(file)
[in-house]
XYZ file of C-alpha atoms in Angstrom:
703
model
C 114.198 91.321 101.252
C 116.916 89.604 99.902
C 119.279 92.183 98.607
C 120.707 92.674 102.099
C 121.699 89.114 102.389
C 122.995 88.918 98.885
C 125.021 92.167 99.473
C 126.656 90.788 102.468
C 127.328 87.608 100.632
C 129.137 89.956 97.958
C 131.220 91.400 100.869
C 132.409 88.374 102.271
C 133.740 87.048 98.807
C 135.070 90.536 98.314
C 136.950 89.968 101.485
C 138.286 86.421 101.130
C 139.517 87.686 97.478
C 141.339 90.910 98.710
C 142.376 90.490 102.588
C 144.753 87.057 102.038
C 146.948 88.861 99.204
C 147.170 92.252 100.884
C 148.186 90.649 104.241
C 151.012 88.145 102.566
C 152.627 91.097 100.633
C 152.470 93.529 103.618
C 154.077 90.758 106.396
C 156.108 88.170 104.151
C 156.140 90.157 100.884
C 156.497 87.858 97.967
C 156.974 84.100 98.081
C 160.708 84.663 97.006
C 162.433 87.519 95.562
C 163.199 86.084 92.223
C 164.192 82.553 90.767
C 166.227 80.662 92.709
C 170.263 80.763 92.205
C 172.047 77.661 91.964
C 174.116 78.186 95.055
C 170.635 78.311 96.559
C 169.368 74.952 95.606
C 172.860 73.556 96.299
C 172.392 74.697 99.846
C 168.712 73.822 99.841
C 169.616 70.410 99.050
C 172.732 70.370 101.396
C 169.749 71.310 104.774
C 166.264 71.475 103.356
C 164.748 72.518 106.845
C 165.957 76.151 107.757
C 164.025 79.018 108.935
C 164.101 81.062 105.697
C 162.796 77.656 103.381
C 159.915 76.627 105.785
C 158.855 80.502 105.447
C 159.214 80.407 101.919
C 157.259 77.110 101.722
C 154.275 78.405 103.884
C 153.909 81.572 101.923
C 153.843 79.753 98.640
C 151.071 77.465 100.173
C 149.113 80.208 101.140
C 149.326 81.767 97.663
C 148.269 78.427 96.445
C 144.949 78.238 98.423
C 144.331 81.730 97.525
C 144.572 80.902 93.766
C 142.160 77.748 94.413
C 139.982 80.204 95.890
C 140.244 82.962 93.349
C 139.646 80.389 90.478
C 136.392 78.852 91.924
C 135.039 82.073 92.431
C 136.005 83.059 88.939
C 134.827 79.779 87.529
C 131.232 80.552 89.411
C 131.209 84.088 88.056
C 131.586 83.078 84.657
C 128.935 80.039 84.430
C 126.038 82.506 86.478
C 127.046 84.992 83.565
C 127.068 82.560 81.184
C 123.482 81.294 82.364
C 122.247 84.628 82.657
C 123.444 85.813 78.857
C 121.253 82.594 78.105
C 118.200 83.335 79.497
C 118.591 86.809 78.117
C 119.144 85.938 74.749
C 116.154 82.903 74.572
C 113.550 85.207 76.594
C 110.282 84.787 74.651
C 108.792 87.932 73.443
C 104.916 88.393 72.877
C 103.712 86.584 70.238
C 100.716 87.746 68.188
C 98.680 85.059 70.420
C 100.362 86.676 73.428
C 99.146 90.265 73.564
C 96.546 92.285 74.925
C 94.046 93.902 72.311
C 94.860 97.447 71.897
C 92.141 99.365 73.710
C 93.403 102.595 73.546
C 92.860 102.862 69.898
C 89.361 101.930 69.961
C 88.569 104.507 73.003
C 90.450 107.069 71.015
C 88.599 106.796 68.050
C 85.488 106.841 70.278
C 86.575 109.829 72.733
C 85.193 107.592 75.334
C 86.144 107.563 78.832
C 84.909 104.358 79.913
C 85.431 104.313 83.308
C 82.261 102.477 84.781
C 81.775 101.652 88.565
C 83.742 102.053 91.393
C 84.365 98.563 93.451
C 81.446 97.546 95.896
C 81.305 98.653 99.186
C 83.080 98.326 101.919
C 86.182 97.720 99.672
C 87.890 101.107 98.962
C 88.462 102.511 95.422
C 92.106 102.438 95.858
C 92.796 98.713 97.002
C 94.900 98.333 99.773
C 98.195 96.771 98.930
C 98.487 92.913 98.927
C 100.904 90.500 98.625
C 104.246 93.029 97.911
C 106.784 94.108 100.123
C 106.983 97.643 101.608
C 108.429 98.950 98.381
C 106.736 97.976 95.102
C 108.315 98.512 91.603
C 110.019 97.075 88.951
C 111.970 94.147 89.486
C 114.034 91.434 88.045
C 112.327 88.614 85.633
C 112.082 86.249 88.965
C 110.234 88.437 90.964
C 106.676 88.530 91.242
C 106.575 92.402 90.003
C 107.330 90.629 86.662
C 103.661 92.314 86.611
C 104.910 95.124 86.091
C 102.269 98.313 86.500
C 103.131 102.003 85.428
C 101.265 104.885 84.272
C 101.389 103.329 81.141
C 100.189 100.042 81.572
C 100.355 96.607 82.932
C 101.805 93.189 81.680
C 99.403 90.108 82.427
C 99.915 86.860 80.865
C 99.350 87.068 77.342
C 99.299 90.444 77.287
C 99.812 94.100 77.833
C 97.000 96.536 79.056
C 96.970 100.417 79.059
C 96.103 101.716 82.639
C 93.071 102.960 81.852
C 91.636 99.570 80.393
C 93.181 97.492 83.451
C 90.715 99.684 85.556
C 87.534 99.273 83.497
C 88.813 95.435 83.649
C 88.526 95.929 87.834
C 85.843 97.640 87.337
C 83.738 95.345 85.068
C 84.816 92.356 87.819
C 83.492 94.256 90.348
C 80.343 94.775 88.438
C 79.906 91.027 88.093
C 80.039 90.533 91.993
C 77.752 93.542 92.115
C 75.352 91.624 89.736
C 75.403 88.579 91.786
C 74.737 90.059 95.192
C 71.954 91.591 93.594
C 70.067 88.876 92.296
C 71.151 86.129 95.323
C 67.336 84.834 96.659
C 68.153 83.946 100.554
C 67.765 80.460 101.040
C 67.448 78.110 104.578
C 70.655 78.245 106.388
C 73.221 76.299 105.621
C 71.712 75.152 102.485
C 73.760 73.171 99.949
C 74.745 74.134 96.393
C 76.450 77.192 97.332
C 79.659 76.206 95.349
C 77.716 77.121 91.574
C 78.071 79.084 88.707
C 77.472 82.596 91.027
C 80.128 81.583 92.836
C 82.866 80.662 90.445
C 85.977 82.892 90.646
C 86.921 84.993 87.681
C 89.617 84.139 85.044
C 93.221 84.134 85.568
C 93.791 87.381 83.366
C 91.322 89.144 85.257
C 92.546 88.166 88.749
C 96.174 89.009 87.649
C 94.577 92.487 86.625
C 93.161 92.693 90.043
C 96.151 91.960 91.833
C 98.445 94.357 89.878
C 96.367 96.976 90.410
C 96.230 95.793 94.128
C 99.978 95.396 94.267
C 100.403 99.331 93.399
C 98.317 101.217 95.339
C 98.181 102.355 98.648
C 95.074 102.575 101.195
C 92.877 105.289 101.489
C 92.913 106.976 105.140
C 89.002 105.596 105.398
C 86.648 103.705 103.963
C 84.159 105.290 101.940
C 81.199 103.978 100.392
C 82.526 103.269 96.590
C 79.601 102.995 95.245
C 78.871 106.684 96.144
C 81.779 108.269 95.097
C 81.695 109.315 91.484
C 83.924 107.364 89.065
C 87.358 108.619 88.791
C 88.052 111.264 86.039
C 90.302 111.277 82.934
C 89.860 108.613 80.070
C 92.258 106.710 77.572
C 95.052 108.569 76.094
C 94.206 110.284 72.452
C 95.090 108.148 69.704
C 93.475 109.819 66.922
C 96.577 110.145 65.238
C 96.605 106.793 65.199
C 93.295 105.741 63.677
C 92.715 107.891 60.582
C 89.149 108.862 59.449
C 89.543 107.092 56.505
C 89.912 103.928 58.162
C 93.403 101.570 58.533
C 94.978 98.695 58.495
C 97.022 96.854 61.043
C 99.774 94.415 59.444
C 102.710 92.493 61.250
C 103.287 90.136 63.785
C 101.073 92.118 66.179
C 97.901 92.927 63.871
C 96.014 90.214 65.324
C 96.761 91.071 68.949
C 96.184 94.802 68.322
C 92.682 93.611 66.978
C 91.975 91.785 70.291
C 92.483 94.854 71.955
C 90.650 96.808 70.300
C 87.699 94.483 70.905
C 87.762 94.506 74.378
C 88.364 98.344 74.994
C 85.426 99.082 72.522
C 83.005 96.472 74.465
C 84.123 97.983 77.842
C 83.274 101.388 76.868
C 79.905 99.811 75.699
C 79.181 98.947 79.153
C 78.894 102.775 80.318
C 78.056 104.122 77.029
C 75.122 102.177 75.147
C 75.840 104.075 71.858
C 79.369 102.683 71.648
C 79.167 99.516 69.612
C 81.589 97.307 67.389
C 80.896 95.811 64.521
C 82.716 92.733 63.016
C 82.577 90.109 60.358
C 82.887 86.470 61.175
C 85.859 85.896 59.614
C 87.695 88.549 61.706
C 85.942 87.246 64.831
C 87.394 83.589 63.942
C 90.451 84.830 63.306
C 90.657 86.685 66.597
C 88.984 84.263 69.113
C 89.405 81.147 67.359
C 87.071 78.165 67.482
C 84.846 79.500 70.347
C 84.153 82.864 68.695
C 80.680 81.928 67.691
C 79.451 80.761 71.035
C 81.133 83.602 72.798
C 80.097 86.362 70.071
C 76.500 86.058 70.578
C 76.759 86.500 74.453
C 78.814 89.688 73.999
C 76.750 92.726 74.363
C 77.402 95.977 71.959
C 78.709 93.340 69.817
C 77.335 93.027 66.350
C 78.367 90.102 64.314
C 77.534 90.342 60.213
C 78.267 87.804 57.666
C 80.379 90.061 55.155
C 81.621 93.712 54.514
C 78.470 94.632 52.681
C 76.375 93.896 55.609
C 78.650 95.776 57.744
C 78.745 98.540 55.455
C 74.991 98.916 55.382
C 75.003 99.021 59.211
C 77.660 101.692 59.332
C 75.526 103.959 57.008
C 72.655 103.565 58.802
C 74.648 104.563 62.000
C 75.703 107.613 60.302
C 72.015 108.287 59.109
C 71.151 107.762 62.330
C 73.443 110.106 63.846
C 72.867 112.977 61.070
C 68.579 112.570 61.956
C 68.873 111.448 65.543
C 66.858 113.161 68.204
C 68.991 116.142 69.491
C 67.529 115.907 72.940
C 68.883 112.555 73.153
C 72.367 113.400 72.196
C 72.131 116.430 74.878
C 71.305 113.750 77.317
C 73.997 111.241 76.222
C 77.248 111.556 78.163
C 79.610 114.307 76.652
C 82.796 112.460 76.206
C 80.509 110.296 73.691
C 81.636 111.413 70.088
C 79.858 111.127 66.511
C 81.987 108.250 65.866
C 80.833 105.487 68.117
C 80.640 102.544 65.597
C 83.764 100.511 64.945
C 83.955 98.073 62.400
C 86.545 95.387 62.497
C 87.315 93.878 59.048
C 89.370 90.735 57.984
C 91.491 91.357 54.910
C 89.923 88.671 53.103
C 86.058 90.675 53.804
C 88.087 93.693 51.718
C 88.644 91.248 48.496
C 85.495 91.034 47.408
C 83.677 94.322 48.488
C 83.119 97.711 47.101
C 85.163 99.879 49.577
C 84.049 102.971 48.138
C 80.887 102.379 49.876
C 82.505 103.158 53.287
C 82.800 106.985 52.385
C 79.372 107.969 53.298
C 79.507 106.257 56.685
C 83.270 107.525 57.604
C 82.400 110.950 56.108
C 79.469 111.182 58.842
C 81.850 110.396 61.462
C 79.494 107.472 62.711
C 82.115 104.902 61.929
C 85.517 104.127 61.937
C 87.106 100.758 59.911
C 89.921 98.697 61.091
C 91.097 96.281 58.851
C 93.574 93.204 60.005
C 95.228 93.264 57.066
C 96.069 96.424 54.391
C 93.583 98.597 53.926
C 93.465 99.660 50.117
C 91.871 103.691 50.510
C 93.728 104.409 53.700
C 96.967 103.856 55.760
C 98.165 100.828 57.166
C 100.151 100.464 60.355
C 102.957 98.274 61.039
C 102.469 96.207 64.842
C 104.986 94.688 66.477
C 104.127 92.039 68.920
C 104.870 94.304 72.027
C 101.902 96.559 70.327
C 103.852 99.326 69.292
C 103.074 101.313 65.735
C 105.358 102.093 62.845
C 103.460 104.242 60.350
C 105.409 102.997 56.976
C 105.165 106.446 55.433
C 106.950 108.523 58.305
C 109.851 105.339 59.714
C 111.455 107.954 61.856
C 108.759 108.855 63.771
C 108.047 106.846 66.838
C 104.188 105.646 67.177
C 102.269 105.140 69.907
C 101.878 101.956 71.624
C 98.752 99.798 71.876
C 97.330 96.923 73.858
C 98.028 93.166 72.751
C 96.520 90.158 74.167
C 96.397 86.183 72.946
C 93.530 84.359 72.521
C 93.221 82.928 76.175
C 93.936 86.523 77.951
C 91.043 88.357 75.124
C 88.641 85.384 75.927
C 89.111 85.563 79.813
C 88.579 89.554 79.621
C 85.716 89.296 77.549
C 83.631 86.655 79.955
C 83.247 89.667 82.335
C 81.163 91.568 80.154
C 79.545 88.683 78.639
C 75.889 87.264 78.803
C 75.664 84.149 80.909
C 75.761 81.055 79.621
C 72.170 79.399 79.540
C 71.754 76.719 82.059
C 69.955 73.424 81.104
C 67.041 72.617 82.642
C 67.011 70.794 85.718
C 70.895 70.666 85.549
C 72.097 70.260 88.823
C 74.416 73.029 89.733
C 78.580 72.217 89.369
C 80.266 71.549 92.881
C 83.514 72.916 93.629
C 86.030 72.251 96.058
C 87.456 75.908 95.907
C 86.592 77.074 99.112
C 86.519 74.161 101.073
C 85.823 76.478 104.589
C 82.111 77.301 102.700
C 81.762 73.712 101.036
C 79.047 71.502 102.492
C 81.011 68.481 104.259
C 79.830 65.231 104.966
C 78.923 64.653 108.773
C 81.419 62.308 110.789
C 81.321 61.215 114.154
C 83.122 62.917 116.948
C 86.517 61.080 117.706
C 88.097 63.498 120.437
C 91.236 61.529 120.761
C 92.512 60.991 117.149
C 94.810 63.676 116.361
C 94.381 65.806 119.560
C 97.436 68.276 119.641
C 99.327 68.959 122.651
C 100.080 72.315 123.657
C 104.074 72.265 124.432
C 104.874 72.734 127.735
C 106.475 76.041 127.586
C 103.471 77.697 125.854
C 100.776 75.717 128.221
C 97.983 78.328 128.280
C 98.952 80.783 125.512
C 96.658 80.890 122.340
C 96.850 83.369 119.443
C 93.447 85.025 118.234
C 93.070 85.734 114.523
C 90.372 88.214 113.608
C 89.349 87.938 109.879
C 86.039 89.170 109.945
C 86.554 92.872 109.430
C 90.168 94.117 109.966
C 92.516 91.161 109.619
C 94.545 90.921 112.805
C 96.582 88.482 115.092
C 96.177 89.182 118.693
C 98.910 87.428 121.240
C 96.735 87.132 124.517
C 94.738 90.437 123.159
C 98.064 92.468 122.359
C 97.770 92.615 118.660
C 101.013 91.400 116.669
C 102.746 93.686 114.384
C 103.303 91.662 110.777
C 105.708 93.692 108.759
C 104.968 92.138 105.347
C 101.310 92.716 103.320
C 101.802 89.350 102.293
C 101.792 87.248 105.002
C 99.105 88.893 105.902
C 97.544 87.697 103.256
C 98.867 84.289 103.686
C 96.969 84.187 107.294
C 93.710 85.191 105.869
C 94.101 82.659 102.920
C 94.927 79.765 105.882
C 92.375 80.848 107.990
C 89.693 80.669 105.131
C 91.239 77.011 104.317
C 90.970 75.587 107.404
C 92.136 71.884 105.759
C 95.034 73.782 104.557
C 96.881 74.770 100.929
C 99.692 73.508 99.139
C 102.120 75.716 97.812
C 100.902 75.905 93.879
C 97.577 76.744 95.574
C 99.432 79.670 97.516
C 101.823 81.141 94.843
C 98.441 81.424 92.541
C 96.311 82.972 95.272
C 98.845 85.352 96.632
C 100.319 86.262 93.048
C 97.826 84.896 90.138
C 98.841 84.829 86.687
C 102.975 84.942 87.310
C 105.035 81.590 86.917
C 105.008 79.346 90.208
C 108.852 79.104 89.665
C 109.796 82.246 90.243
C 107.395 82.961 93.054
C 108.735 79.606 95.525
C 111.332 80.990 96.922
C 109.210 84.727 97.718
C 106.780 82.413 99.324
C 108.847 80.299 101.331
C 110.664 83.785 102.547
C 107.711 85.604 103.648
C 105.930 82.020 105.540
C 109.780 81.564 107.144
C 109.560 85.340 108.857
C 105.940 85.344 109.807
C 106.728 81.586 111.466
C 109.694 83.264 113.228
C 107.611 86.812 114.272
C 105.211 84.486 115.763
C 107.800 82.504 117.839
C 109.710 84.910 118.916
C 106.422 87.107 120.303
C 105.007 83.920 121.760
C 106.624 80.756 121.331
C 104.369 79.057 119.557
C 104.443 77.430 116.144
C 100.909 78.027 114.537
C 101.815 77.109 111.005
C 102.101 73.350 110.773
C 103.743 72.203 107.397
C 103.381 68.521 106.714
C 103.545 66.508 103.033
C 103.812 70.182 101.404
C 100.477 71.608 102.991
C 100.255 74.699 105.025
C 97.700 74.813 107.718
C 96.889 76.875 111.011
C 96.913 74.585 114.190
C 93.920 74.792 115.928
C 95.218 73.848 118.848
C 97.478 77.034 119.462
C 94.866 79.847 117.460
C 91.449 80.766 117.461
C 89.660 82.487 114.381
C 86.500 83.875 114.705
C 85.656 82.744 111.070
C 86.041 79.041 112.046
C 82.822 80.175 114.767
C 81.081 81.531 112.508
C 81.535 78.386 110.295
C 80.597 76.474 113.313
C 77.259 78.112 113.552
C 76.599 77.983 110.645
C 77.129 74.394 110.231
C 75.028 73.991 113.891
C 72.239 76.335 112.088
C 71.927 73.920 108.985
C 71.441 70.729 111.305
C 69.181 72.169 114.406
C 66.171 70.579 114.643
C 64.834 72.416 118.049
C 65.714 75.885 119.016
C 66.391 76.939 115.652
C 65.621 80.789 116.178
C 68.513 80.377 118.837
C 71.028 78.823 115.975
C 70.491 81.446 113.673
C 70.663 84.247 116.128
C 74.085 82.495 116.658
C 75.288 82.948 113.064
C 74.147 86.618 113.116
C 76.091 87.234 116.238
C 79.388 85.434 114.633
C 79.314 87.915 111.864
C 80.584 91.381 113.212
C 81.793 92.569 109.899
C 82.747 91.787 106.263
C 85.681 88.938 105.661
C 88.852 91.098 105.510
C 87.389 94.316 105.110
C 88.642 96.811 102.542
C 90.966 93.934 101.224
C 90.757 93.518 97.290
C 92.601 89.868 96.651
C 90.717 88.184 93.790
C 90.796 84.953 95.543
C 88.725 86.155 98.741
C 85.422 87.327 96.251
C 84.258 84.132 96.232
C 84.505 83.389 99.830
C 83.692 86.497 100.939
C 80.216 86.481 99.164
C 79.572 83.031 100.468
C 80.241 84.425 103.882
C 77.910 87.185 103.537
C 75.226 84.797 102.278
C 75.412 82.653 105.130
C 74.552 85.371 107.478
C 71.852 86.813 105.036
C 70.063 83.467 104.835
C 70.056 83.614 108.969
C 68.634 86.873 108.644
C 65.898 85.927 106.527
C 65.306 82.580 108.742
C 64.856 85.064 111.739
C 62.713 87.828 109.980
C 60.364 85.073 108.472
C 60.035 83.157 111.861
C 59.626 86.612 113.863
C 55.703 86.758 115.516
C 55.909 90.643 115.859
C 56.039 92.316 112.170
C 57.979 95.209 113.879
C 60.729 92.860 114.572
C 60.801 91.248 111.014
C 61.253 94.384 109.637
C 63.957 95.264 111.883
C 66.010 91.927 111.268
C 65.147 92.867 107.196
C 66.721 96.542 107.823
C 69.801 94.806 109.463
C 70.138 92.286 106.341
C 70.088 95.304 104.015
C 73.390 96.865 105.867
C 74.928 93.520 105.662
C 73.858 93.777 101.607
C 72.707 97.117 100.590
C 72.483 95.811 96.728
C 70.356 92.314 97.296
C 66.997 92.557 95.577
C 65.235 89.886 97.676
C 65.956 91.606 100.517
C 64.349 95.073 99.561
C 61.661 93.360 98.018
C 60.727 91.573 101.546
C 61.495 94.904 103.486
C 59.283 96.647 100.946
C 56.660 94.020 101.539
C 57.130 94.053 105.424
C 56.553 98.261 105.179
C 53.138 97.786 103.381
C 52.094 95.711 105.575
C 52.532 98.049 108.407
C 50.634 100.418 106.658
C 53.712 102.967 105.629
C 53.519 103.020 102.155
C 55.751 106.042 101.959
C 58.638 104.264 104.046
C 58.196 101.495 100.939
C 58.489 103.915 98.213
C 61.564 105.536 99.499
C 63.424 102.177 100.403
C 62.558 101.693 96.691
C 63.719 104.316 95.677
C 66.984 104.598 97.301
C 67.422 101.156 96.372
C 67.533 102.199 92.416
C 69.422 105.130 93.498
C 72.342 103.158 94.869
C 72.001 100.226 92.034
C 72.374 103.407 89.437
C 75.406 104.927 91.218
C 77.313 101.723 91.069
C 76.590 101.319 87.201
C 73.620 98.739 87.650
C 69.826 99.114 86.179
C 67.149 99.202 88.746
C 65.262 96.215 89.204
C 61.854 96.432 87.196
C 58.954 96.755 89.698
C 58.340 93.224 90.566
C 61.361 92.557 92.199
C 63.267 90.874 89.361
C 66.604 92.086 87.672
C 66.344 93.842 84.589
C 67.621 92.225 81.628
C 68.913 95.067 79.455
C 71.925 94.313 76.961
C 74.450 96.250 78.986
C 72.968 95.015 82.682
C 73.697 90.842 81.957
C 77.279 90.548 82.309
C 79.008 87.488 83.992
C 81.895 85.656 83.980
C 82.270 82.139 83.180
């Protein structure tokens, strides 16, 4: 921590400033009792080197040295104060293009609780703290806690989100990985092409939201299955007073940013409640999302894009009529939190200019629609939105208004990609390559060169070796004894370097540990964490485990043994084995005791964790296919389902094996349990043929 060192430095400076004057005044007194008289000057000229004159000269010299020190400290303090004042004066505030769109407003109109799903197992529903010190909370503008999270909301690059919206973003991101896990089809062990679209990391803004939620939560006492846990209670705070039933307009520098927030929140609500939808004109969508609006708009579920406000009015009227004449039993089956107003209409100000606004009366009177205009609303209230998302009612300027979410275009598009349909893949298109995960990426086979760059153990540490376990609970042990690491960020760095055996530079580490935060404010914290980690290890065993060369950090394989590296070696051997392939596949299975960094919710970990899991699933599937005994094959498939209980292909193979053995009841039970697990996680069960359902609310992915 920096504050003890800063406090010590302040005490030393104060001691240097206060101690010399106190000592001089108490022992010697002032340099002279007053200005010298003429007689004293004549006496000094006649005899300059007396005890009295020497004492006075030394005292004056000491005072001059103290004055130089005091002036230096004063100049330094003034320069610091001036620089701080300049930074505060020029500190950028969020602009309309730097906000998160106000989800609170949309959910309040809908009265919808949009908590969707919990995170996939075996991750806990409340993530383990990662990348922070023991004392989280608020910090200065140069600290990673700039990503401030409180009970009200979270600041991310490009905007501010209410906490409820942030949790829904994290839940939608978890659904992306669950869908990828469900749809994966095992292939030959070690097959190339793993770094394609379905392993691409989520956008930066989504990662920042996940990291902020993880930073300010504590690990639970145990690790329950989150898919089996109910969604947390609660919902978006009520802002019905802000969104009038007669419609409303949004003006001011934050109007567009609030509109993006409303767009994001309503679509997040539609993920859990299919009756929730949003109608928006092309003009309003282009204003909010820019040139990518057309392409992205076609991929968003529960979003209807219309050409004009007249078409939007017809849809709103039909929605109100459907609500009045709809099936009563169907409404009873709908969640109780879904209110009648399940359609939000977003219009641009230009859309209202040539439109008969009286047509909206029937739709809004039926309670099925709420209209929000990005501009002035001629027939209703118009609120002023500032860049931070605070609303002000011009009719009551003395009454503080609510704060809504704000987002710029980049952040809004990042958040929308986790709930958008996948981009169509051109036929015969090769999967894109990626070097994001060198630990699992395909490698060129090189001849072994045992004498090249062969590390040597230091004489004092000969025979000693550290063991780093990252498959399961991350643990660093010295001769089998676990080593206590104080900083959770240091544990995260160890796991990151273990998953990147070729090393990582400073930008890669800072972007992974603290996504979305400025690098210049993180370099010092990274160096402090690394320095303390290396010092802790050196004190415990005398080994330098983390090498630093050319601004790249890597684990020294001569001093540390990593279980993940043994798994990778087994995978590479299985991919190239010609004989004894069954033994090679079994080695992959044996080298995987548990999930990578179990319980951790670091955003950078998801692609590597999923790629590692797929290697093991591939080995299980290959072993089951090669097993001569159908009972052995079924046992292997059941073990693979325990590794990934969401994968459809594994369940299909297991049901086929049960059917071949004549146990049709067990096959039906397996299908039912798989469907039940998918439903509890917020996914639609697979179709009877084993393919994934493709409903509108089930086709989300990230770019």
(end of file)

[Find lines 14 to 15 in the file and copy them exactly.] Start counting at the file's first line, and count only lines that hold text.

C 129.137 89.956 97.958
C 131.220 91.400 100.869